Many conversations and discourses around diversity and inclusion in academia mention making spaces (often classroom-focused but more importantly, all spaces on campus) more habitable, or “safe.” Habitable spaces are spaces that allow for anyone, particularly those from historically oppressed, marginalized, and underrepresented groups, to be able to exist without the threat of violence. Habitable spaces allow for students and ideas to flourish. To be happy. They allow for students to feel comfortable and to accomplish their work without feeling shame.
Moments of violence are not always easily apparent to those who are enacting the violence or are bystanders. For example, if one has spent one’s entire life with one’s sexuality being affirmed by every social institution, the state, and even random strangers (i.e. how marriage is visibly reaffirmed as a monogamous-heterosexual relationship), one may not recognize a comment such as “I understand that gay people are and can be in relationships, but why do they have to flaunt it in public? […] I am not being homophobic; I am also uncomfortable by straight couples showing affection in public, I don’t even like kissing my partner in public” as violent, but the statement instantly notifies myself and any other queer person in the room, despite the intentions of comment, that the space is not habitable for us as a queer person. (This is a real quote said during a class here at Westminster. But Westminster is open to people’s “sexual preferences,” right? [sarcasm intended])
There is a very old and tired stereotype of queer folk—specifically the image which is depicted by heterosexuals is usually of gay men (and, for the record, this is an act of erasure of other queers), but it is often still applied to all queers in various ways—as flaunting their sexuality or expression by simply existing in public spaces. This stereotype has many origins but most notable is the origins of Pride parades and the very public heterosexual response; and for clarity, I am not critiquing the origins of Pride parades, as they were riots, functioning as for and by queer people, and are an example of “queering” public spaces which did not allow for queer people to exist without a violent response. As opposed to now, whereas the parades serve the function of reassuring well-meaning allies (whether individuals or groups of folk) for being allies. Instead, the critique I am making is of how heterosexuals reacted to the origins of Pride parades. The absolute grandest of all ironies is Westminster continuous participation in the Pride Parade to appear inclusive but the college’s reluctance to institute habitable spaces.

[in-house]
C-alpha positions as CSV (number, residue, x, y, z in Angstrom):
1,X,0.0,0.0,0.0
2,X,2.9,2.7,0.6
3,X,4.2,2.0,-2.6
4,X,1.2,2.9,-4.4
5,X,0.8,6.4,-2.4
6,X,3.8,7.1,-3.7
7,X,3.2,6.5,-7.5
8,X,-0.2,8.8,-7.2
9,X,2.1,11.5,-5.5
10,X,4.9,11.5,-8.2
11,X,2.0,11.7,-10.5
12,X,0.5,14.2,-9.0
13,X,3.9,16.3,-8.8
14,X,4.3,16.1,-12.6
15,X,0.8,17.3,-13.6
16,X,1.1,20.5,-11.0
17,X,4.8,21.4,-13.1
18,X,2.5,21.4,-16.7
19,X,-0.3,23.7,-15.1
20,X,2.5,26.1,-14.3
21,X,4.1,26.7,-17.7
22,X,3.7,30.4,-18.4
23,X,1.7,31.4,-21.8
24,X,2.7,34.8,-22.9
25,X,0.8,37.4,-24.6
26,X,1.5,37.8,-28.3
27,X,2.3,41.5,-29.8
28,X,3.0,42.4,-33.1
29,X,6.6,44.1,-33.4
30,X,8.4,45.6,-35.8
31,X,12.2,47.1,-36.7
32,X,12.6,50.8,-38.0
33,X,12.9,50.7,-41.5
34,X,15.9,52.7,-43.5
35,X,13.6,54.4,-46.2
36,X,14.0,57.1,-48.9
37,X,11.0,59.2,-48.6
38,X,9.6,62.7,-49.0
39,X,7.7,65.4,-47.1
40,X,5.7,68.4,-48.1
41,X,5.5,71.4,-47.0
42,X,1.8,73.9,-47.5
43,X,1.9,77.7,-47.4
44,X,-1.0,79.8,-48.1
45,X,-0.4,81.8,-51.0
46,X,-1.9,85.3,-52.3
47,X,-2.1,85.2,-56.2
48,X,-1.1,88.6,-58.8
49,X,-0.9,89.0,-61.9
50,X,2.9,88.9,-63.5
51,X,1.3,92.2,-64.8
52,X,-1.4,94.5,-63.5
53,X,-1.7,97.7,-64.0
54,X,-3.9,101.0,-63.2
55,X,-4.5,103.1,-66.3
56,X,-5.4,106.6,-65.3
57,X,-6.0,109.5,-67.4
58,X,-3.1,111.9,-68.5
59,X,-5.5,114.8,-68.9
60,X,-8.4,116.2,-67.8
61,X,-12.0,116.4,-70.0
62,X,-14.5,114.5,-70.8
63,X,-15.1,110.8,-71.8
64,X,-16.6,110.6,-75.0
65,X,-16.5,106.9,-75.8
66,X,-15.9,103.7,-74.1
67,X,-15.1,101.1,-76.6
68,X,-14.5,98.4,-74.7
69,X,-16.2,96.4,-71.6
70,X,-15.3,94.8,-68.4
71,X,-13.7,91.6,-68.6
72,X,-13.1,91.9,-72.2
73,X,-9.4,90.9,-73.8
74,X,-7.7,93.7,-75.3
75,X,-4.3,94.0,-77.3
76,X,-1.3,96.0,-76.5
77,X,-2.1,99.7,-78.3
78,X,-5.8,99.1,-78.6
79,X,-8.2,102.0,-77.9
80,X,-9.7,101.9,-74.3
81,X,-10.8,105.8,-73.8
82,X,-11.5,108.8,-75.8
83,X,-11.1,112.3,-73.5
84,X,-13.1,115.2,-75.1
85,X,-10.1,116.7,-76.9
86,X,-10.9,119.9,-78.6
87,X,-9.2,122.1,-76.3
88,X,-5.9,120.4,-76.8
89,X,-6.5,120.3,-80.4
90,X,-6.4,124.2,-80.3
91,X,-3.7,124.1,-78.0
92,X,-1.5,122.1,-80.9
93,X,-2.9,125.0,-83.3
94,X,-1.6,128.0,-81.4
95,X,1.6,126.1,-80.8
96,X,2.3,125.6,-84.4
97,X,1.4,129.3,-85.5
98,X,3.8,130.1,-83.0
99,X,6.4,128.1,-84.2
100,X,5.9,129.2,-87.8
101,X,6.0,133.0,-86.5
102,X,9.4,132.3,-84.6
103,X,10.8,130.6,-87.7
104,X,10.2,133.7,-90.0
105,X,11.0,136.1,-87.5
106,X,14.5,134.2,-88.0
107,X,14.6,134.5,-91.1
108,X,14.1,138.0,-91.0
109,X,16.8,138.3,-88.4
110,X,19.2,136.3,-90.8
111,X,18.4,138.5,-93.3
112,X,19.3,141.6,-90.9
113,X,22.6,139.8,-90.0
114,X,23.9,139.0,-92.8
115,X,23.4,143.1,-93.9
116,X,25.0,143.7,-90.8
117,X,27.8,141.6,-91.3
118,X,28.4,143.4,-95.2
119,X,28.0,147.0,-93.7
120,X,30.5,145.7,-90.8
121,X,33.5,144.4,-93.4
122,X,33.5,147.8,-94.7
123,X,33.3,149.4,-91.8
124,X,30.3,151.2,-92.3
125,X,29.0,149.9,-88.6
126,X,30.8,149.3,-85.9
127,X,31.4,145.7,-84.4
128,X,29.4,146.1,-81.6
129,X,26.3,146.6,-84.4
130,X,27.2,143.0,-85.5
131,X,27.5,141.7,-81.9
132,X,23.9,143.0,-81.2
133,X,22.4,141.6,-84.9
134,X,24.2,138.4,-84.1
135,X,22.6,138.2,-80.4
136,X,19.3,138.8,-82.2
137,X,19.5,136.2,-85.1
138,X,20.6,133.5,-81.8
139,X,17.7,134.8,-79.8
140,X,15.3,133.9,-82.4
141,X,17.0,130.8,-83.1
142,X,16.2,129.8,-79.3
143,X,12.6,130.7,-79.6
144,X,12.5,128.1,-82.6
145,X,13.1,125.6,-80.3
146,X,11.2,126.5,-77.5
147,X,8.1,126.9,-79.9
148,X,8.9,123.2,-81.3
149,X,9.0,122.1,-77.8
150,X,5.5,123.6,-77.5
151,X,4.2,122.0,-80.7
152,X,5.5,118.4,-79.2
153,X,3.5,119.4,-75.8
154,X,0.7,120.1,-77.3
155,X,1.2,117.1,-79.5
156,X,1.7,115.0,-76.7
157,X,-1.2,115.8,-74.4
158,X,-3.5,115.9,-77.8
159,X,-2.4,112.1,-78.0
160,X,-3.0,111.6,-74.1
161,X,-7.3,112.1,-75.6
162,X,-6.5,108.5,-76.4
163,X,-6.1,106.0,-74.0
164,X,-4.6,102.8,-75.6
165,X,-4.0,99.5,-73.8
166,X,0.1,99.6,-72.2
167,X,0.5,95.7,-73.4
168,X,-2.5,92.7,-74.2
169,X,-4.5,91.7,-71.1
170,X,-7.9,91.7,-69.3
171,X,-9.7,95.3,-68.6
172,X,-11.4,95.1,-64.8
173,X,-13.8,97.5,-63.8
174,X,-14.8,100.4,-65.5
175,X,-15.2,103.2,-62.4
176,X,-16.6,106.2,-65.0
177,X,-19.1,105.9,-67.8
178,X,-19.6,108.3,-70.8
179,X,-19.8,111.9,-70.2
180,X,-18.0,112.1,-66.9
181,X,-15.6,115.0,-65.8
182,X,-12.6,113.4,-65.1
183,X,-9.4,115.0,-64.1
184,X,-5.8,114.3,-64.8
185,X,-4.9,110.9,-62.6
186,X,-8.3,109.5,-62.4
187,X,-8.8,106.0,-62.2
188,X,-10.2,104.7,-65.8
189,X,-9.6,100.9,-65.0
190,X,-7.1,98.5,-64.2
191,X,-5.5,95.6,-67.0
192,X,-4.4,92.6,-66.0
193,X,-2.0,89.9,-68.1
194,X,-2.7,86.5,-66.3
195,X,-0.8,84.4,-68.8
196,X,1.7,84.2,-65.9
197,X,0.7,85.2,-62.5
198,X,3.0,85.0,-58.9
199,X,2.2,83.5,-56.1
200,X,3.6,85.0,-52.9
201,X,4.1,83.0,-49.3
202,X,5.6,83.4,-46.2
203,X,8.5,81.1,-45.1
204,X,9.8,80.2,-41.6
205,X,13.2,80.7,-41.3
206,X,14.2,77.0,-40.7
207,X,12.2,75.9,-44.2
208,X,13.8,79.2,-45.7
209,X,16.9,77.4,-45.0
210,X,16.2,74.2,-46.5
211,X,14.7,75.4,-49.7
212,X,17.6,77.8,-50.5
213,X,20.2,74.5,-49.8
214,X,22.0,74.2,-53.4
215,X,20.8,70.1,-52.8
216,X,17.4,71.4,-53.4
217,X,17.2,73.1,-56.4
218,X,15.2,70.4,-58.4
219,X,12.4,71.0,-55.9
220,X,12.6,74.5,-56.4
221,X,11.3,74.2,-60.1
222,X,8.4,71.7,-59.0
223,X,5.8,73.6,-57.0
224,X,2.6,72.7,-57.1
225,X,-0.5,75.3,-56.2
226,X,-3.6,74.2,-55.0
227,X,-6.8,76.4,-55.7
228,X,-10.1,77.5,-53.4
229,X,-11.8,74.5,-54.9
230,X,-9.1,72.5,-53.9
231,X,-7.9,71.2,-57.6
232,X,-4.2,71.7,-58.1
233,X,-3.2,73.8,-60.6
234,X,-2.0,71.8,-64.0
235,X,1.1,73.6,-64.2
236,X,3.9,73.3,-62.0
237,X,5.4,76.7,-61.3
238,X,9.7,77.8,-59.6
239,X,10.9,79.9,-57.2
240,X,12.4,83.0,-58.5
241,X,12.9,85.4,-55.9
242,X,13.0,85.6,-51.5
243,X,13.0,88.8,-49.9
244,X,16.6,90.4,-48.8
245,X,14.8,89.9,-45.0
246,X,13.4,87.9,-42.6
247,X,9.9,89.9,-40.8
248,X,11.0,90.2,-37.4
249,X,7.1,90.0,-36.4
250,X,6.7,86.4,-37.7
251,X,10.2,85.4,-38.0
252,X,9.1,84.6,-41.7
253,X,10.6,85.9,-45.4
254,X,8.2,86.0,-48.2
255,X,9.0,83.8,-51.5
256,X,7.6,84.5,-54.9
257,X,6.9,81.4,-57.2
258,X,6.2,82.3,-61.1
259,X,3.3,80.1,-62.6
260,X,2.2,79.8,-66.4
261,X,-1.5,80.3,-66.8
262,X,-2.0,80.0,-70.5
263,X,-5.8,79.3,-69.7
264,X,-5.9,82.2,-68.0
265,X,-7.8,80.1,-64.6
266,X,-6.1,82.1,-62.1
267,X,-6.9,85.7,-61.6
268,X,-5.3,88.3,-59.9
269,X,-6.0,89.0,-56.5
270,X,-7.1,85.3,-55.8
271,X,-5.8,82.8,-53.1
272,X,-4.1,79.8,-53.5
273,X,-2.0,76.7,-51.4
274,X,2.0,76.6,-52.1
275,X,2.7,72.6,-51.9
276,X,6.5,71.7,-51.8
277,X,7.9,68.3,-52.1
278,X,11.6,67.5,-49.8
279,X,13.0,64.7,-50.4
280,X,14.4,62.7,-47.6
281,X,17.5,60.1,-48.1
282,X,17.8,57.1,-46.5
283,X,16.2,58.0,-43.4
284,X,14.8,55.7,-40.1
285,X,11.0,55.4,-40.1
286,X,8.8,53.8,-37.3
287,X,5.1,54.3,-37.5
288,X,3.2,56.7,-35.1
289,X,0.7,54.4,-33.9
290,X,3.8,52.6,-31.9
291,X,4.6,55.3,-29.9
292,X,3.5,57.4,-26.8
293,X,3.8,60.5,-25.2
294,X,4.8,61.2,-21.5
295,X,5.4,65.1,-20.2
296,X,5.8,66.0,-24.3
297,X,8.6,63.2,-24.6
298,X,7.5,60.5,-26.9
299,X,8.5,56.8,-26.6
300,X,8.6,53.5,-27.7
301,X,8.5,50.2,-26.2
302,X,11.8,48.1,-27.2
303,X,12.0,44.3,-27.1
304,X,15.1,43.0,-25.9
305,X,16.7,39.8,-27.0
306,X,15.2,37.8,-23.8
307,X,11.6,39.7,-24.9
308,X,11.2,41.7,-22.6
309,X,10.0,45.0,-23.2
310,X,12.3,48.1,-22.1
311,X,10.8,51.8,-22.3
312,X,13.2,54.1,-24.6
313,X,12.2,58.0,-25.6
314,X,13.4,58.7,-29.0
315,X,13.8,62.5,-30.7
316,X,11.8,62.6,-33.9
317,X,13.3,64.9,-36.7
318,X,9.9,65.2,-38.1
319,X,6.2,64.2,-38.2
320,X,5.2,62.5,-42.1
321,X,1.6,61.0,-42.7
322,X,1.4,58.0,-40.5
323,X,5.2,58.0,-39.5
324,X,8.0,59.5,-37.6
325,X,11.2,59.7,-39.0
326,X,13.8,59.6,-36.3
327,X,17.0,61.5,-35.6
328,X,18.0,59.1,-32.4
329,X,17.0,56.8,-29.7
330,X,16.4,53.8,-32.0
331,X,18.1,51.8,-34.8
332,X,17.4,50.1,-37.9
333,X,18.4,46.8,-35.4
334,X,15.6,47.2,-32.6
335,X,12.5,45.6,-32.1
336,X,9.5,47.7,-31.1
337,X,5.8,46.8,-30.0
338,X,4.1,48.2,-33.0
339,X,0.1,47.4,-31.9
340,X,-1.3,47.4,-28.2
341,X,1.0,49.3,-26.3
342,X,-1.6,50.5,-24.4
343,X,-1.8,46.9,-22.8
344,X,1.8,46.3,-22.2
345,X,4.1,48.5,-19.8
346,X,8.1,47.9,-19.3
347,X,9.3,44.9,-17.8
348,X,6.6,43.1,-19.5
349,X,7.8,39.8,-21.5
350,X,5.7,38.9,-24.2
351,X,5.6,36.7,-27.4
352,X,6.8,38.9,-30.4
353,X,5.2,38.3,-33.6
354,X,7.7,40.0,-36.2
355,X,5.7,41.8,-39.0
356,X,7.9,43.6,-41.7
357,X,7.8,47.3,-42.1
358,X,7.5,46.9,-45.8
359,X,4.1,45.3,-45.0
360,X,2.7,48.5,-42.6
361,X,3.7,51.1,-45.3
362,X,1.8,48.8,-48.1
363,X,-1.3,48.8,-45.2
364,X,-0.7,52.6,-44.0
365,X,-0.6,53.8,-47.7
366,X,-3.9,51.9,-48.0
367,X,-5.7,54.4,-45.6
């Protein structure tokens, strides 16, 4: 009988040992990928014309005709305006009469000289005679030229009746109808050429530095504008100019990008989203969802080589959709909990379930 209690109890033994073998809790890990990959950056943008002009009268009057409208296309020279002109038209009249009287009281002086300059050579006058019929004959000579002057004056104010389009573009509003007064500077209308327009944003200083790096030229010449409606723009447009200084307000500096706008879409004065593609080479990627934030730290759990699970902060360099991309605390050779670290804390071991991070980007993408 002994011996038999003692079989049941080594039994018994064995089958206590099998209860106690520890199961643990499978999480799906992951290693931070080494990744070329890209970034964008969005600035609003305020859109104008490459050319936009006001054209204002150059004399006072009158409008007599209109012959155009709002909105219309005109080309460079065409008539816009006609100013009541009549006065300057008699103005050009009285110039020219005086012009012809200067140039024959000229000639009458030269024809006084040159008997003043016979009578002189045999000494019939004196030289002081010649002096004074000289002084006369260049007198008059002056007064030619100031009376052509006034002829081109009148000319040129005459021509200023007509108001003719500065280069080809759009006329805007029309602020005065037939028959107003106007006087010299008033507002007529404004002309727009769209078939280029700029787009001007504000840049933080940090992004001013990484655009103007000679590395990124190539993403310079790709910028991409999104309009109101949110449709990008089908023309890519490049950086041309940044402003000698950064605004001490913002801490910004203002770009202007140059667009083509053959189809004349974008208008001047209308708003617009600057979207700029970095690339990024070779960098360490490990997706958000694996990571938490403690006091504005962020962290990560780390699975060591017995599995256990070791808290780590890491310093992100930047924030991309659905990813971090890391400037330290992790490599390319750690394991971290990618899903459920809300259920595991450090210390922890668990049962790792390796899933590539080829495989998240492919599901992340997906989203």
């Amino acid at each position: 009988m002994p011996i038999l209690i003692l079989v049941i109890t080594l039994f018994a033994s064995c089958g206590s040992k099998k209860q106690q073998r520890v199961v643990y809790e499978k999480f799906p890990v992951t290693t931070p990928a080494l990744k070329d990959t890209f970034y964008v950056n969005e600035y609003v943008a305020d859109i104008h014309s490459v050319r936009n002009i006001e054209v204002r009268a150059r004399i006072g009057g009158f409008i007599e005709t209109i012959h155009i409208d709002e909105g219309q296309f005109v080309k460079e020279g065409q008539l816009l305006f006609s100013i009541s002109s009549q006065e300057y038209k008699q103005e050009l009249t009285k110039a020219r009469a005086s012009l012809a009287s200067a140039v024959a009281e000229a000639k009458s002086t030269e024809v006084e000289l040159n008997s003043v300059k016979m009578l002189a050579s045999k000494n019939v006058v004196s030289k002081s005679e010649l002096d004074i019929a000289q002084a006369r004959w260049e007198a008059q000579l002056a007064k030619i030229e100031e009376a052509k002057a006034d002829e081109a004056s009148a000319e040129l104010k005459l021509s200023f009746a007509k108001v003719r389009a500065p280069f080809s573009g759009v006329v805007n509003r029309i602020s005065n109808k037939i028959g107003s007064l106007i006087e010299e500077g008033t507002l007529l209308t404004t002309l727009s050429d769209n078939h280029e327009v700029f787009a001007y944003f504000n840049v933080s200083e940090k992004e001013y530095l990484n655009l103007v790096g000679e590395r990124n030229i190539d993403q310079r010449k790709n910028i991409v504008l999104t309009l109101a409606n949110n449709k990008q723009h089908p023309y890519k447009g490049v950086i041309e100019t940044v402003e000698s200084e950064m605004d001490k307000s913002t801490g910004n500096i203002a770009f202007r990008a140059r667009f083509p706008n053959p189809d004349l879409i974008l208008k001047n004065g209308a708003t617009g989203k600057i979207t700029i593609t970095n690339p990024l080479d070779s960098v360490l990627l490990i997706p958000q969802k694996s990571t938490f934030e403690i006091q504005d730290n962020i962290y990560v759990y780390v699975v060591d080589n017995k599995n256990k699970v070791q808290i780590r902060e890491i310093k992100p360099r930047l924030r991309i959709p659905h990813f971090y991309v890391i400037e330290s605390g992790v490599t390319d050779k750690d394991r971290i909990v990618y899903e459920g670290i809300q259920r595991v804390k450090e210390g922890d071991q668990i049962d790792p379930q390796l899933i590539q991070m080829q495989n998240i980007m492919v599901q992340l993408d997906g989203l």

This comment (which a majority of the class visibly nodded in, what I assume, was agreement) is violent because queer folk in this space know that this person and the class, again, regardless of intention, view queer folk, or more notably, queer expressions of love and affection, as deviant. Something that is more appropriate in private. And this notion reproduces not only a history queer marginalization but also both physical and verbal violence against queer folk. As a queer person, I then know, that in this space, this notion is used to discredit, ignore, marginalize, and, at its worst, invalidate my existence in the space. The space is no longer habitable. And let’s be clear, non-habitable spaces on campus are a Title IX violation.
Habitable spaces are not, as has been implied by multiple individuals on campus, restrictions to one’s freedom of speech or not allowing a critique of one’s beliefs or assumptions. As is often pointed out by detractors of habitable spaces, college and all institutions of higher education should challenge students to think critically and challenge their views and assumptions. However, those who benefit for being able to exist with spaces already being habitable to them are not the one’s critically analyzing their assumptions. My existence as a queer person is not an assumption or belief. One’s belief that I should be able to or obliged to negate my experience as a queer person in academia is an assumption that has not historically been challenged by the majority or institutions.
One of the things which unites all marginalized folk is the fact that the majority has made us undesirable. Deviant. Sub-human. This is used to justify a history of atrocities and oppression. By demanding habitable spaces, we are not even demanding retribution, we are demanding the right to be human. The right to exist and flourish without the threat of violence.